Just keep your cool no matter what and try to make it the best experience you can for him.
                Thanks, that was really good to see.

                So considering this would be for schooling, if he were to shy/run away a bit therefore missing a transition or something would it be better to circle and repeat that movement or just continue on to the next thing?


                • #9
                  Originally posted by LordWentworth View Post
                  Thanks, that was really good to see.

                  So considering this would be for schooling, if he were to shy/run away a bit therefore missing a transition or something would it be better to circle and repeat that movement or just continue on to the next thing?
                  Do whatever you need to do to get the composure back. I think every movement you do wrong/late, it's -2 points. Sometimes those 2 points are a good sacrifice if you can save them on the following scores. For example in mine, I circled him back around to H to sort of get it past it (-2 points), and then in the corner between C and M, I knew that I didn't have his mind still so I did 2 sort-of small circles (doing voltes is an exercise we do because he is good at them and it relaxes him so we get back in tune with eachother). -2 points again, but I got ok scores on the last half of my test. I even got a comment like "good riding decision" for my choice to throw in those circles.

                  If you shy past a transition (or forget) just ride it when you can. If it is a shy across the ring (like my guy did), I would try to go back to the point where you left off.

                  Schooling shows are usually pretty relaxed about such things.
                  The only thing the government needs to solve all of its problems is a Council of Common Sense.


                  • #10
                    Generally, do what will create the best schooling opportunity for the horse. In a recognized show where you are riding for the highest possible score, you want to confine the issue to as few movements as possible (that's where knowing your test and how its scored will help you). In addition to getting a low score if the movement is performed poorly (i.e. your 20m circle is a vaguely out of control , mid-spook oval), you can also get an error of course if you aren't doing what the test says you are supposed to be doing (i.e. you are supposed to be trotting a 20m circle at A, but your horse bolts down to C in the canter). You should be familiar with the rules on those:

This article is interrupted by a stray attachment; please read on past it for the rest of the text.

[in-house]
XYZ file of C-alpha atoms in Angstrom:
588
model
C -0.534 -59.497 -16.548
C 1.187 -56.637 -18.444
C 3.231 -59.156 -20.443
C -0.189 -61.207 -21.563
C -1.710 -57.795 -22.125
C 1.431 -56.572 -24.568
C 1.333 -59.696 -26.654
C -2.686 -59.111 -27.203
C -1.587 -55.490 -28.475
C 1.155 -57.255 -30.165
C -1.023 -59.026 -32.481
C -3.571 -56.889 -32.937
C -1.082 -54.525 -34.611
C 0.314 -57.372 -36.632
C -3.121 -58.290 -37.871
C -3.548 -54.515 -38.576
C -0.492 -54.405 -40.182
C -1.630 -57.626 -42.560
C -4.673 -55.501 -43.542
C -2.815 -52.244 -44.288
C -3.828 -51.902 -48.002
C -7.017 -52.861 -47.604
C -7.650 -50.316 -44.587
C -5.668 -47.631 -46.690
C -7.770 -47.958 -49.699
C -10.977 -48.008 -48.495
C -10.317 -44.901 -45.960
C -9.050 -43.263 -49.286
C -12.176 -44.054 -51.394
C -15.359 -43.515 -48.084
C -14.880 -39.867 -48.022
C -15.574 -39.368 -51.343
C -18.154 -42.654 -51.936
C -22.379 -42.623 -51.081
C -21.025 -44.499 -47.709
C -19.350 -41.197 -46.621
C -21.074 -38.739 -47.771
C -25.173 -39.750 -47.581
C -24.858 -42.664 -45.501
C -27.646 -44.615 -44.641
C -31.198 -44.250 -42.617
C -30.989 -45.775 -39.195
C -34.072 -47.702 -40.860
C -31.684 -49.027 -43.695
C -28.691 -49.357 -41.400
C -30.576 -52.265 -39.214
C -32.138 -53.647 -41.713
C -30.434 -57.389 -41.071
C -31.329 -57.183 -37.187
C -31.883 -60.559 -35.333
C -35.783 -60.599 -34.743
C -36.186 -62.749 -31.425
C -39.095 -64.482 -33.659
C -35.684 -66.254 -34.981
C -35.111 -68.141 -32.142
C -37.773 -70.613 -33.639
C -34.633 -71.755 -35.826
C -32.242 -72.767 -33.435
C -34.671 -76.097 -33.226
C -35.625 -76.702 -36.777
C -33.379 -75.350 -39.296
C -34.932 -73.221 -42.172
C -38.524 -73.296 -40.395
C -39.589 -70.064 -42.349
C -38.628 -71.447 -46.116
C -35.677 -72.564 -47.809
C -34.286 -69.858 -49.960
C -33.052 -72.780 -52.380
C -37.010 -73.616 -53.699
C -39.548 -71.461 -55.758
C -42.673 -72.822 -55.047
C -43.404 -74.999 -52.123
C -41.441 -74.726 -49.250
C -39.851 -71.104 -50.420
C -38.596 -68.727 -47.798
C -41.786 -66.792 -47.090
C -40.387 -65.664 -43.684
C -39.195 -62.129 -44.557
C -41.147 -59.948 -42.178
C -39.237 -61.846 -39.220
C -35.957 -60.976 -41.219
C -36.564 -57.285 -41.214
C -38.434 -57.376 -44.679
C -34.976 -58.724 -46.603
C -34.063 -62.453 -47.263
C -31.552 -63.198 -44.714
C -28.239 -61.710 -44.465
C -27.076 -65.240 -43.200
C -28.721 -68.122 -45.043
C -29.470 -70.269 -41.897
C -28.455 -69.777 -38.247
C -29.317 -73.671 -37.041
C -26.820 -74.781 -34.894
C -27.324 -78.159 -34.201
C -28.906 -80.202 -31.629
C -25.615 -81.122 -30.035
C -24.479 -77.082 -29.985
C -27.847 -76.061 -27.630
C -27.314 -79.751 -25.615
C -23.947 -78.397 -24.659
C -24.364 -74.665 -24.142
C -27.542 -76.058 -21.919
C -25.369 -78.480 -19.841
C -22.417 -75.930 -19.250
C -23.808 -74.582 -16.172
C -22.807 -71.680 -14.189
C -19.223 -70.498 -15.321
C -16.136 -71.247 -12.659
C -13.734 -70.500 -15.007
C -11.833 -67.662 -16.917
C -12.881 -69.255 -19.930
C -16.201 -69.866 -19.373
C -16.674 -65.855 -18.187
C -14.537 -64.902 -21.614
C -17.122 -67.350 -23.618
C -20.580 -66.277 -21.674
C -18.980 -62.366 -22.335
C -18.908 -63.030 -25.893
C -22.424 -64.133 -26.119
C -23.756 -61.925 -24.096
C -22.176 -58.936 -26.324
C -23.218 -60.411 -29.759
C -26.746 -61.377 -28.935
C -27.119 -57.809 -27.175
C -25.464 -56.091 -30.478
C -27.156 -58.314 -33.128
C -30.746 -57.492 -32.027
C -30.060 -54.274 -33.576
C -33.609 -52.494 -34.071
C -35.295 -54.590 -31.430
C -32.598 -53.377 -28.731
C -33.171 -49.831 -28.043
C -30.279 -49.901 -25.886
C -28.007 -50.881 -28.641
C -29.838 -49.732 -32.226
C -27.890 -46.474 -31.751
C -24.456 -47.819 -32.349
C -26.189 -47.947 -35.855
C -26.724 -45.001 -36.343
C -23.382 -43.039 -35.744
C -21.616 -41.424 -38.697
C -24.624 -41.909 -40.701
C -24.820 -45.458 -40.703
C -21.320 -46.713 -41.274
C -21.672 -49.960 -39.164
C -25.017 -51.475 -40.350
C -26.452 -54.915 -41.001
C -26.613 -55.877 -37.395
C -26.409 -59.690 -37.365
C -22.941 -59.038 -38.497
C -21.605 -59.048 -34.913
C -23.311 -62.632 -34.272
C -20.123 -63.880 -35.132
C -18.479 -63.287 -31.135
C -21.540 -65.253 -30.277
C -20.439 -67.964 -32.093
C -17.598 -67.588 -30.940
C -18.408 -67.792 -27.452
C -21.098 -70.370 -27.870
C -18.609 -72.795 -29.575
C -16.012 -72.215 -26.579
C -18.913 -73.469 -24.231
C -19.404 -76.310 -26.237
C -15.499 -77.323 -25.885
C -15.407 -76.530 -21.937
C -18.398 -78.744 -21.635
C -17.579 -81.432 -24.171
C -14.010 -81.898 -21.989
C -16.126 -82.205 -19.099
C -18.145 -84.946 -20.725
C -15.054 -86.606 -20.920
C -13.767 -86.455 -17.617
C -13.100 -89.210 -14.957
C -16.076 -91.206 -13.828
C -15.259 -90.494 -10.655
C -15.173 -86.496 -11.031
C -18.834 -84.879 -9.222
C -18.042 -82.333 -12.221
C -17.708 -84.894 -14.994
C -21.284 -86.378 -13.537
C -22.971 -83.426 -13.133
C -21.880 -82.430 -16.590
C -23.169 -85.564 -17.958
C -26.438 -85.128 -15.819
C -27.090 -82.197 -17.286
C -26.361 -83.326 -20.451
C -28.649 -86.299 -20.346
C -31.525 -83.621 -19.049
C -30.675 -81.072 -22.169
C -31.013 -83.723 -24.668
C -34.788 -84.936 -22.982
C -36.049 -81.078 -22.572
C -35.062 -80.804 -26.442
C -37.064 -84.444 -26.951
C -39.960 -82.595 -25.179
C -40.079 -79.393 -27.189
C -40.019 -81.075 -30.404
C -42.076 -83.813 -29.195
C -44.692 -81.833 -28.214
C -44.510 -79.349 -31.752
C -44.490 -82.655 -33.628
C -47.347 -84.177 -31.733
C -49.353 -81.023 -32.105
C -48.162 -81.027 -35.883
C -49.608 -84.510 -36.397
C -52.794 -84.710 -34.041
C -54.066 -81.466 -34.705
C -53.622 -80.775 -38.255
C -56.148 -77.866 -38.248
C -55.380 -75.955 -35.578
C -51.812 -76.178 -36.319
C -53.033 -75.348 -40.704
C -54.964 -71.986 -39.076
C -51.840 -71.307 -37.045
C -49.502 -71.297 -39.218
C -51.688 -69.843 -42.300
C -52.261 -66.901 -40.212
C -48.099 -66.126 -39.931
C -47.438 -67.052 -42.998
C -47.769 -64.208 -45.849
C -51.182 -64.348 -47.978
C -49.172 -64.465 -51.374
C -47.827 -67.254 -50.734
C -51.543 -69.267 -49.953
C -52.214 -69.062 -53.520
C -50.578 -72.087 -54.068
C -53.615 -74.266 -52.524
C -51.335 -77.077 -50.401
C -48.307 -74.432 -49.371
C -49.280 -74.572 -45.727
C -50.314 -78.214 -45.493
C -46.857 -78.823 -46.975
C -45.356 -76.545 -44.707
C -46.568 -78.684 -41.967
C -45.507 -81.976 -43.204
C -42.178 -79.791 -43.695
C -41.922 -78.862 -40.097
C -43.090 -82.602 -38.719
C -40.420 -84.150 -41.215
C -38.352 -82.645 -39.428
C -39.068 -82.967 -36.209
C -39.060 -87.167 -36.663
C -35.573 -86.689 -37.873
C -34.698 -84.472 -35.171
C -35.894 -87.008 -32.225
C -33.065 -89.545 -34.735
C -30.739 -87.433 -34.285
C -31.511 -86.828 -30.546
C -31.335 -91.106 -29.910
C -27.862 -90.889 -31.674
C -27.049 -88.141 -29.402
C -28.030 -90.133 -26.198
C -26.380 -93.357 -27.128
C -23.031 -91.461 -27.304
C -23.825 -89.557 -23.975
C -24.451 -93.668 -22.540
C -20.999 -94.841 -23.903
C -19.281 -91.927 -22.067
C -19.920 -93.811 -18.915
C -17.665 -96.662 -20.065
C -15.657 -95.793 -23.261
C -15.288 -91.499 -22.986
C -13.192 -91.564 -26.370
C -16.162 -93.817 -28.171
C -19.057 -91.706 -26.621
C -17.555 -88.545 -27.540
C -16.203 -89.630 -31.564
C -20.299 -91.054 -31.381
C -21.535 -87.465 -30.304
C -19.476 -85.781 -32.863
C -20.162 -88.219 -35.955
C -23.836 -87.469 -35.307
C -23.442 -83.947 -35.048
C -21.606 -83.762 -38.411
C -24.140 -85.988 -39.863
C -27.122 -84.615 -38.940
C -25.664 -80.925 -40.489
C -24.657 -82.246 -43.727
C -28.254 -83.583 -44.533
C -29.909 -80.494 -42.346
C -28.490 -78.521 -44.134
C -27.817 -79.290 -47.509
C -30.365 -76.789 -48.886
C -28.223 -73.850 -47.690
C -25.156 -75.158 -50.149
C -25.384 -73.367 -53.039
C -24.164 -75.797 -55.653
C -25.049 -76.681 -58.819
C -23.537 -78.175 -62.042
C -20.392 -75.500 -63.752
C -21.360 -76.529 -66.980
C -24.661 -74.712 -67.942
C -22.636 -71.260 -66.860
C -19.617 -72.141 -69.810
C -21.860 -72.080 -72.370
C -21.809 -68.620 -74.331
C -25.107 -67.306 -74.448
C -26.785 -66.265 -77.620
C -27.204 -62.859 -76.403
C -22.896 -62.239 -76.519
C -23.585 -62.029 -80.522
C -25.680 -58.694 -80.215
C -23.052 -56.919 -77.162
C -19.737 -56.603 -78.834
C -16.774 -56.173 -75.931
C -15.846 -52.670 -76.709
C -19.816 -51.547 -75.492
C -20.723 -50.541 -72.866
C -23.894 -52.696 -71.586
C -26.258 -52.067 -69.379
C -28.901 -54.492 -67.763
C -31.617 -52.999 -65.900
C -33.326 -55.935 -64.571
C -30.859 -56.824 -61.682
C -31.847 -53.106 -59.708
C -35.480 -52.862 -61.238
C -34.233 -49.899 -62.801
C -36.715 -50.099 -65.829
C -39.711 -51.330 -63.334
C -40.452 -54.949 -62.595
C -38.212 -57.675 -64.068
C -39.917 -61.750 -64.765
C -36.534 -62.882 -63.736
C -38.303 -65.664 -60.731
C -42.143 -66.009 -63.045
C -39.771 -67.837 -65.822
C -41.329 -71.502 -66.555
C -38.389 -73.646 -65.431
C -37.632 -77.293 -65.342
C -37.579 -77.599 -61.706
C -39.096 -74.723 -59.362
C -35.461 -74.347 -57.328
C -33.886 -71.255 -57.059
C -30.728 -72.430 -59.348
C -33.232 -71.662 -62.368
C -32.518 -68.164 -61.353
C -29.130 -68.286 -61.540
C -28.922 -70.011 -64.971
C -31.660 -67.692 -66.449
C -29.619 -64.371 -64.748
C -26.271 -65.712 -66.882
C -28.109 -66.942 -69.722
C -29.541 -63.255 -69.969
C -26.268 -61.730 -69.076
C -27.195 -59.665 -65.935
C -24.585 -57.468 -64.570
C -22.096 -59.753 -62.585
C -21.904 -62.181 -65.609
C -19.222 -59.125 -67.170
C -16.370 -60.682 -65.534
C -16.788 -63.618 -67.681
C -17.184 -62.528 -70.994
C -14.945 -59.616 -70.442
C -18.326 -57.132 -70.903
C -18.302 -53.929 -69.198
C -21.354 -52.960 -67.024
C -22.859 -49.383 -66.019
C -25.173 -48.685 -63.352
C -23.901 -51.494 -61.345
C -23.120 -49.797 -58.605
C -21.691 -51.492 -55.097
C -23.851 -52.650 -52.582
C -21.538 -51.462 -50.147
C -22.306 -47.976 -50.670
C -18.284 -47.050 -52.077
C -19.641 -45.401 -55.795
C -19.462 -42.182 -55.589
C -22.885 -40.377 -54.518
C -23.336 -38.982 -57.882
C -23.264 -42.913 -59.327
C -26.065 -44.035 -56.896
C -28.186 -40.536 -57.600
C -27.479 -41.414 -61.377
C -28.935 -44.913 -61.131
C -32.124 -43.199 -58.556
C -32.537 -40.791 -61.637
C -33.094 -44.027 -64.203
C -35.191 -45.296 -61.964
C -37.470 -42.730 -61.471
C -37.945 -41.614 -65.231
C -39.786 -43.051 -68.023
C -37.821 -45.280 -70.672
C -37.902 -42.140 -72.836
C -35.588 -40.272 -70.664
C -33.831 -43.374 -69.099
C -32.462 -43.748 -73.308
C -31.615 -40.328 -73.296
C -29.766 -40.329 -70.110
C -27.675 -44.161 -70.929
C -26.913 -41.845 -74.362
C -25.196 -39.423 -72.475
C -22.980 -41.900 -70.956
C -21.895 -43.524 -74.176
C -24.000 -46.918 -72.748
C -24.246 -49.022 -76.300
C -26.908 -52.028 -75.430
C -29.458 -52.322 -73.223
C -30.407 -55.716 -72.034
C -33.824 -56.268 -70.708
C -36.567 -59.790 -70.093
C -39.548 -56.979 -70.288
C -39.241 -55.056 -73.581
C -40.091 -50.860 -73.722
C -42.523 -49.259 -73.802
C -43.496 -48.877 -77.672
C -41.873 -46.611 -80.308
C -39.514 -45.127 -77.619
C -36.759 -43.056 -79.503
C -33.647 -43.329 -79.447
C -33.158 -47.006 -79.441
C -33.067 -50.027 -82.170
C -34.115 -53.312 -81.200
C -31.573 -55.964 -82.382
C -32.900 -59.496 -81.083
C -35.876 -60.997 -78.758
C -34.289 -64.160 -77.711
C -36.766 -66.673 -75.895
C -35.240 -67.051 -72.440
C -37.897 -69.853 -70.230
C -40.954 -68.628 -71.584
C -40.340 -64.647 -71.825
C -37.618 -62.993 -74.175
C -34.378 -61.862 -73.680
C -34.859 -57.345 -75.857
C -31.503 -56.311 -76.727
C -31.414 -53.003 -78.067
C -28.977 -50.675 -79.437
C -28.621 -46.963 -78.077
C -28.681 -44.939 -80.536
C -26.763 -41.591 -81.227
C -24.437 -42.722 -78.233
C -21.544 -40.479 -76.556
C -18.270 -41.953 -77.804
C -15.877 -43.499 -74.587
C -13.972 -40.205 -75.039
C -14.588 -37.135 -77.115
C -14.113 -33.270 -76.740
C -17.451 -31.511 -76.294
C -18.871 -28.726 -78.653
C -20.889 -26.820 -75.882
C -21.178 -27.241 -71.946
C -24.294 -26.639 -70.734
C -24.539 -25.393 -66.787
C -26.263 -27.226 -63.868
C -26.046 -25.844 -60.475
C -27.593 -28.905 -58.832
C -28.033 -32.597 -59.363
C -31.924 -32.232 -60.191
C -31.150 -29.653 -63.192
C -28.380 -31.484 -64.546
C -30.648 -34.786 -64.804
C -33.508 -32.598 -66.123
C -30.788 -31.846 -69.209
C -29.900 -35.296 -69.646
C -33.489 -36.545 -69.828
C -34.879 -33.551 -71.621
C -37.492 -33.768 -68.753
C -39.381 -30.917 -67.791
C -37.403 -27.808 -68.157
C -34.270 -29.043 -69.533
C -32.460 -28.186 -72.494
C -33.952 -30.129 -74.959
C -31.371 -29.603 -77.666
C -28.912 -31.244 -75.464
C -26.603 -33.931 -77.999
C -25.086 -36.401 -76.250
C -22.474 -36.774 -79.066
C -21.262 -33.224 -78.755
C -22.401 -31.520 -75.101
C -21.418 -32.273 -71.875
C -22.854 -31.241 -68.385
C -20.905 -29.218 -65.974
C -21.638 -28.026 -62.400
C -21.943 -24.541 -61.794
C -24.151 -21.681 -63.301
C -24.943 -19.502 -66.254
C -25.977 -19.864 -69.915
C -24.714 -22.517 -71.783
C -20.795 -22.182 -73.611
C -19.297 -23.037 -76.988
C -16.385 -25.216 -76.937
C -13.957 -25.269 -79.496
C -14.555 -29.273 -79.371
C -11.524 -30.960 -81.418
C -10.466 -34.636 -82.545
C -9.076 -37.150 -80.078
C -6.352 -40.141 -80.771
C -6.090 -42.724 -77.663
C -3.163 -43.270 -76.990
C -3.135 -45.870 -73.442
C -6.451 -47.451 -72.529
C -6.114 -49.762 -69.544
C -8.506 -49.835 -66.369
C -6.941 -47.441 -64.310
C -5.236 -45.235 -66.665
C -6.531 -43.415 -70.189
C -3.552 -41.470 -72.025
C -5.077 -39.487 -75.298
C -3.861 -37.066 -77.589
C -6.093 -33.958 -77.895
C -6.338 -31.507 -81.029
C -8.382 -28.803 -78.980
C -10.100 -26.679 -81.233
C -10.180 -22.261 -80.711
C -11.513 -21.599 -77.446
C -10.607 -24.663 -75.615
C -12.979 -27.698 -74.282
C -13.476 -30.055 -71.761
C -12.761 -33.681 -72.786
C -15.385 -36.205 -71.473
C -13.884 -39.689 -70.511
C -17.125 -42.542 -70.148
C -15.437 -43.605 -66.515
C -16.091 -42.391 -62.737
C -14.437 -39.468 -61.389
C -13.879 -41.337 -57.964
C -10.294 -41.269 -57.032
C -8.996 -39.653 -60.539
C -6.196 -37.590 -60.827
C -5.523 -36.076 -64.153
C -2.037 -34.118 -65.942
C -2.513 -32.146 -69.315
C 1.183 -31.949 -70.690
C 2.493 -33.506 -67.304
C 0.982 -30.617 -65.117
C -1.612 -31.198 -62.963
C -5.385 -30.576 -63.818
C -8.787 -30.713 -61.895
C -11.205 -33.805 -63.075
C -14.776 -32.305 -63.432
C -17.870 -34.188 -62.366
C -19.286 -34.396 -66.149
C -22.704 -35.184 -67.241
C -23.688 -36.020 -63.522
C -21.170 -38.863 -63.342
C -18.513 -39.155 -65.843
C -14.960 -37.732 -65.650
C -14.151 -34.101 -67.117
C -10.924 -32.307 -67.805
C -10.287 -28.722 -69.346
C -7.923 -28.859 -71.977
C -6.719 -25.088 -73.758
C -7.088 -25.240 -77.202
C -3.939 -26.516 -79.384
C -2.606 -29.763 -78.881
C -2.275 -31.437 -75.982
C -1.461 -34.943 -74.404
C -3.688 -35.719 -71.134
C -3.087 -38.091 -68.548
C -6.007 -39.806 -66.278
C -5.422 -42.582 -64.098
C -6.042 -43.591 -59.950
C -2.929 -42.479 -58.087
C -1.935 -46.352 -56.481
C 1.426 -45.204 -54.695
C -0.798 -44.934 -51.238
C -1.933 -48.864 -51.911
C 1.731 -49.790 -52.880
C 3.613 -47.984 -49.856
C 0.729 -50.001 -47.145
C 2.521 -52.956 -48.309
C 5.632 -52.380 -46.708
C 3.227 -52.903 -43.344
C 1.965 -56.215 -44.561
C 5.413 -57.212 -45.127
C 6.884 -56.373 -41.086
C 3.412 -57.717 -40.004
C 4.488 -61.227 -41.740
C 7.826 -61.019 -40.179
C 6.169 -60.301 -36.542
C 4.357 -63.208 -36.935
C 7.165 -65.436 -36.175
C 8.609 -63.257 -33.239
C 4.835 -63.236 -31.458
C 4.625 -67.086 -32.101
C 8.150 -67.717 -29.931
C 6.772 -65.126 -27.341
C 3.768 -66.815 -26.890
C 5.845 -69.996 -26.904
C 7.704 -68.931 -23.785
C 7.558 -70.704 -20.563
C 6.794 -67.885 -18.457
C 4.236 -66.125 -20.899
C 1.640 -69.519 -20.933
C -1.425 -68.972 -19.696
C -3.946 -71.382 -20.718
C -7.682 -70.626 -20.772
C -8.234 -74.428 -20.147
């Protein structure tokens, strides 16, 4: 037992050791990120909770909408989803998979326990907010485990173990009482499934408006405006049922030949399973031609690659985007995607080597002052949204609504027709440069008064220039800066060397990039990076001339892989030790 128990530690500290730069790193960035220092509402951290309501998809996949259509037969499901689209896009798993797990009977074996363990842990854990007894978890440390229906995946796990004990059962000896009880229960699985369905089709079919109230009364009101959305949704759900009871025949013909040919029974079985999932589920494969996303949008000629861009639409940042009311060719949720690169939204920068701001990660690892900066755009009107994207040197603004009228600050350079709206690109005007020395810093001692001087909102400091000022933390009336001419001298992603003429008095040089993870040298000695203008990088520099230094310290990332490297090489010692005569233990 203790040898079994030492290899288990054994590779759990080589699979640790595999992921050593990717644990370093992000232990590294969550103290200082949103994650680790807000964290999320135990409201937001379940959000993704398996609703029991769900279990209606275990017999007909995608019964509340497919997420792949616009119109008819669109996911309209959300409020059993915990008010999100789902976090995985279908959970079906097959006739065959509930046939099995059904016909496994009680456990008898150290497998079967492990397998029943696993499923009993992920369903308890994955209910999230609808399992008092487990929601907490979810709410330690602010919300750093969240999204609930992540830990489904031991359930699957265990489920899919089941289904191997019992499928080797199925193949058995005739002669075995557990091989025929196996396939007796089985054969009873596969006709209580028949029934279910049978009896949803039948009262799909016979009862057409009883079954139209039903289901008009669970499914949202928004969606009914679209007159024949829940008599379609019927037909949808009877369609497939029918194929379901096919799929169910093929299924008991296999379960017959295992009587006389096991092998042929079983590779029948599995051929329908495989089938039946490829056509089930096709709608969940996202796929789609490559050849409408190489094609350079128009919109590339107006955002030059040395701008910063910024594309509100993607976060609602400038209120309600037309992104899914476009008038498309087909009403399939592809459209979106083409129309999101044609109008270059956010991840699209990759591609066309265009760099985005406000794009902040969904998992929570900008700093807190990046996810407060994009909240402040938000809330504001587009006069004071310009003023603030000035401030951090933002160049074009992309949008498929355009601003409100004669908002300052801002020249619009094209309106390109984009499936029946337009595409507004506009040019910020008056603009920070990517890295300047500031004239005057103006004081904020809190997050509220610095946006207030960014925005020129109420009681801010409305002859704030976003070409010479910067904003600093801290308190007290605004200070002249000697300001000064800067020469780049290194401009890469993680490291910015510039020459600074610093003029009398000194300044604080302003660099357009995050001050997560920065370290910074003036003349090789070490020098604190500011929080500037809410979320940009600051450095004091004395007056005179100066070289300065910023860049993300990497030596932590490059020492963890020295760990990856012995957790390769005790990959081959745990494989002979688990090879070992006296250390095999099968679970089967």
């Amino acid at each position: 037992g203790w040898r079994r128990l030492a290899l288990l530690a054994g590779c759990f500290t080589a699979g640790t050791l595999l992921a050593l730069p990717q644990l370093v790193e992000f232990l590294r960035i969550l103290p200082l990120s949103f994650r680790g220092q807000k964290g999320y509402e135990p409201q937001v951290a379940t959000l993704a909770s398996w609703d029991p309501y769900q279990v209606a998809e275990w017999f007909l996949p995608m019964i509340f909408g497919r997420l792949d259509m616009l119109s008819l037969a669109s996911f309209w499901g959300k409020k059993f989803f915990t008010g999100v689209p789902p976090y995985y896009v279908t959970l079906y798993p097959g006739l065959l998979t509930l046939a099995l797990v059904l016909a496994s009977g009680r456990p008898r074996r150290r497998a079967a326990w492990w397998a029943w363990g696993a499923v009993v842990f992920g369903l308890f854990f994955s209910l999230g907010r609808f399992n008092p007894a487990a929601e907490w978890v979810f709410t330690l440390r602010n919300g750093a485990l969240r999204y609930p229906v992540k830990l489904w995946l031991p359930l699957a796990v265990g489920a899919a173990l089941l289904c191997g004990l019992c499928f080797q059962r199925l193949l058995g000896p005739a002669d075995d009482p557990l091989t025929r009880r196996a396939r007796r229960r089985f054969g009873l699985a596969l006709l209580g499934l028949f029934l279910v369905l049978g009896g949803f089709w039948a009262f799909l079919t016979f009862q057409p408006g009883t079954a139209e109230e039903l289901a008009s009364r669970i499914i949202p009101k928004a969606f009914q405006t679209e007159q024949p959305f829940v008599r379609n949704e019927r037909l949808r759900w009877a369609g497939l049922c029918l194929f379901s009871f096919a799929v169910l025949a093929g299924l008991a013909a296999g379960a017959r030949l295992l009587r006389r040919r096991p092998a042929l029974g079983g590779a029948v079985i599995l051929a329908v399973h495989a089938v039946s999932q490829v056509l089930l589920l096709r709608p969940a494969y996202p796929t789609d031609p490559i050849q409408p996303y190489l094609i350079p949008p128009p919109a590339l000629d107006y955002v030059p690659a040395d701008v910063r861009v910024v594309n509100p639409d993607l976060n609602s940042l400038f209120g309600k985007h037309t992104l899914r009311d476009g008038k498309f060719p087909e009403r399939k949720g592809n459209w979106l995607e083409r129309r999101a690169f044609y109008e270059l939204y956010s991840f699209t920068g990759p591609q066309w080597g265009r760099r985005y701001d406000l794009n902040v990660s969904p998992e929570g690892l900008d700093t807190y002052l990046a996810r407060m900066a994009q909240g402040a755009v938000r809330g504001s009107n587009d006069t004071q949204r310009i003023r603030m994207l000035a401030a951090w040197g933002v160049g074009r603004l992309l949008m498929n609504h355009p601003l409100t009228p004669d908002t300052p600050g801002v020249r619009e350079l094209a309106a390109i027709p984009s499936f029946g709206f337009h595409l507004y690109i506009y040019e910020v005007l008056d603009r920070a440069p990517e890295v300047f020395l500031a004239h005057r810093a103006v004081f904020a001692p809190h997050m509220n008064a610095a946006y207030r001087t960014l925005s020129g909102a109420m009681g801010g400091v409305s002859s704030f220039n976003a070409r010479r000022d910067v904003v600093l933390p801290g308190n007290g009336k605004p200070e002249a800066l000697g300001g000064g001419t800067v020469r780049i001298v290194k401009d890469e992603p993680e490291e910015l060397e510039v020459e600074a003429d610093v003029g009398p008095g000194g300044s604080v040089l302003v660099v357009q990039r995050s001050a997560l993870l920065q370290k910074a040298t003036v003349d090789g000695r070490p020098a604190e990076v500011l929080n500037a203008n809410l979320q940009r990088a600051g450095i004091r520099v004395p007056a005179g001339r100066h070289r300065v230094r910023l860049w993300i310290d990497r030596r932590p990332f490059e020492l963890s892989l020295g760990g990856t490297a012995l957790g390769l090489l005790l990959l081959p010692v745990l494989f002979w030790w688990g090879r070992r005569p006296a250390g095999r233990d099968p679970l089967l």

a. When a competitor makes an “error of the course” (takes the wrong turn, omits a movement, etc.) the President of the Jury warns him by sounding the bell. The President shows him if necessary the point at which he must take up the test again and the next movement to be executed then leaves him to continue by himself. However, in some cases when, although the competitor makes an “error of the course”, the sounding of the bell would unnecessarily
                    impede the fluency of the performance for instance if the competitor makes a ransition from medium trot to collected walk at V instead of at K or cantering up the center line from A makes a pirouette at D instead of at L it is up to the President to decide whether to sound the bell or not. However, if the bell is not sounded at an error of course, or error of test in which the movement, or a requirement of the movement, is repeated and the error occurs again, only one error is recorded. If a rider performs in a rising trot when a sitting trot is required, or vice versa, the bell must be sounded and the rider warned that this is an error that accumulates if repeated, leading to elimination at the third occurrence.

                    b. In National and FEI tests, every “error of the course” whether the bell is sounded or not, must be penalized, except as noted above:
                    (1) the first time by 2 points;
                    (2) the second time by 4 points;
                    (3) the third time the competitor is eliminated. However, at the discretion of the judge, the rider may continue to finish to test. If the competitor’s continued presence in the ring is about to interfere with the start of the next scheduled ride, then the judge must excuse him/her from the ring.

                    Check out DR122 for the rest of the rule: http://www.usef.org/documents/ruleBook/2012/08-DR.pdf